"... when they go to arms trade shows and show their equipment, they say this has already been tested by the Israeli army on actual people. You can only have that because of the occupation. So every new weapon is first sold to the Israeli army, shot at Palestinians. Then you can sell it."Fast forward to two articles from today's Haaretz :
For Israeli arms makers, Gaza is a cash cow
Protective Edge’s marketing edge
“Battle-tested” is the best marketing slogan for defense industries the world over, so for Israeli military manufactures Operation Protective Edge has yielded a major competitive edge.
"What has proven itself in battle is much easier to sell. Immediately after the operation, and perhaps even during, all kinds of delegations arrive here from countries that appreciate Israel’s technological capabilities and are interested in testing the new products.”
Arms sales set to rocket after showcase during Gaza conflict
"Since 2000, when the second intifada broke out, Israel has had some form of military operation lasting a few weeks every few years: Defensive Shield (in the West Bank) in 2002; the Second Lebanon War in 2006; Cast Lead in 2008-09; and Pillar of Defense in 2012. In almost every case, new military technology or weapons were used – which had a positive effect on overseas sales.
The numbers show that, after the initial period of criticism against Israel after the various operations quiet down, sales pick up. And there has been continuous growth in defense exports in recent years. In 2002, such exports were worth $2 billion, grew to $3.4 billion in 2006, and were $6 billion in 2012."
"After the initial period of criticism against Israel after the various operations quiet down, sales pick up."
The article explains the close ties between the IDF, the Defence Ministry, and Israel's three main arms makers - Elbit Systems, Israel Aerospace Industries and Rafael Advanced Defense Systems - and how "many of the senior executives in the defense industries still hold senior positions in the reserves" :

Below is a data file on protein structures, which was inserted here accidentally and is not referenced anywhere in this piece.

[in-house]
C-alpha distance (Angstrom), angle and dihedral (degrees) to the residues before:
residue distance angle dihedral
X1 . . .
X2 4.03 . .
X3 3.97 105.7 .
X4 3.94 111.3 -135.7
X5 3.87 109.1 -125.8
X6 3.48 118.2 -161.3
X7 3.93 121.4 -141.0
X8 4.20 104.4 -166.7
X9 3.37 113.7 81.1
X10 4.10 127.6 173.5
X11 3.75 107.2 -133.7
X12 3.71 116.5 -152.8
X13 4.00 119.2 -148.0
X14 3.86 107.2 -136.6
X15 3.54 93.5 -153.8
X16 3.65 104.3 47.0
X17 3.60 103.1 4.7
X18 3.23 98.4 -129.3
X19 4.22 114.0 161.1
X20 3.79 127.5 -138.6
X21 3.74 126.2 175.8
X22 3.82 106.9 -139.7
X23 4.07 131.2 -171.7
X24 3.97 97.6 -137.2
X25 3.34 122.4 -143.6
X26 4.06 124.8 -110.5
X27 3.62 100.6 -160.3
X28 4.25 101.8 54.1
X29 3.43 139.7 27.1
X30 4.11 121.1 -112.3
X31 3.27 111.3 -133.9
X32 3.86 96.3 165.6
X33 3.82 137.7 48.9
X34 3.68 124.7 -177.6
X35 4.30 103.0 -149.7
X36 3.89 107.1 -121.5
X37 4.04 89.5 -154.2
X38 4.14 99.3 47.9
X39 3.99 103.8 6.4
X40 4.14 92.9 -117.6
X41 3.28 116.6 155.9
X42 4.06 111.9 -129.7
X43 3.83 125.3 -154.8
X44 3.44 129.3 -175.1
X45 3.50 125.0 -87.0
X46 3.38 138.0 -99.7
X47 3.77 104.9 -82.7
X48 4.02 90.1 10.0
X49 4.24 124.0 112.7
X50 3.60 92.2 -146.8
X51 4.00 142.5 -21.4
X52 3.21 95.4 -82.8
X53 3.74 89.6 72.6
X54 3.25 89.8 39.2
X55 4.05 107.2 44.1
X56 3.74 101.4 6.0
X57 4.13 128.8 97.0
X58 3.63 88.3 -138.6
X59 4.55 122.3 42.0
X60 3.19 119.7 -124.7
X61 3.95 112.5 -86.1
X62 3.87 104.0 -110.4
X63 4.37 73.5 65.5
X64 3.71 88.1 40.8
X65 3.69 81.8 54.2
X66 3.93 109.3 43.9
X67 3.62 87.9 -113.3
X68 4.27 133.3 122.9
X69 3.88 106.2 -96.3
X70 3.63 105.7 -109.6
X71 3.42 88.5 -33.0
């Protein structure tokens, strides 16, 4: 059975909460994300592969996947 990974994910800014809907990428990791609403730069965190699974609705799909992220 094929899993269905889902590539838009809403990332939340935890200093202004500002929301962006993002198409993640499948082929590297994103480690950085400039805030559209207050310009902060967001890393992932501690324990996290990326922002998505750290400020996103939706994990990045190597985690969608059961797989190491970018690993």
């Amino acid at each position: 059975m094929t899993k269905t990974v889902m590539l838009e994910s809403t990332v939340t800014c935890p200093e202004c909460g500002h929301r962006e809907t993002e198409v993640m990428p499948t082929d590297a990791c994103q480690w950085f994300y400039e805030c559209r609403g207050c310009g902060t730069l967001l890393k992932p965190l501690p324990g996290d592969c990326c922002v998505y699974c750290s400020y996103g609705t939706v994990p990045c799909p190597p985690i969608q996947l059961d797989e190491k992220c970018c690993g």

One of the systems that was used in Protective Edge was developed by one of the defense companies as a result of a need raised by a reserve officer who participated in Operation Cast Lead. The officer convinced people in his company to invest in developing the system, and the product went operational during Protective Edge."
It also notes that by exporting 80% of Israel’s defense production, the remainder can be sold more cheaply to the IDF. So which countries are buying that "battle-tested" 80% ?
"$3.83 billion-worth of deals were signed in 2012 with Asian countries; $1.73 billion with European nations; $1.1 billion with Canada and the United States; $604 million with Latin America; and $107 million in Africa. Haaretz has found there were deals with at least 33 more countries, including many in the Third World."
On the "stars" of arms used against Gaza :
"The Tamuz missile – from Rafael’s “Spike” family of missiles – is equipped with a video camera and can hone in on a target, moving or static, at distances of up to 20 to 25 kilometers. Reports say the IDF has used Tamuz some 200 times during Protective Edge."
A reporter embedded with an IDF unit reported it was a Tamuz missile that killed 15 displaced Palestinians and wounded 150-200 others sheltering in an UNRWA school in Beit Hanoun on July 24 after UNRWA asked for time to evacuate civilians which was not given.
Results like that must really cut down on printing costs for trade show brochures.
The Haaretz article Arms sales set to rocket after showcase during Gaza conflict is behind a paywall but the same article is publicly available under the alternative header How Israel's arms manufacturers won the Gaza war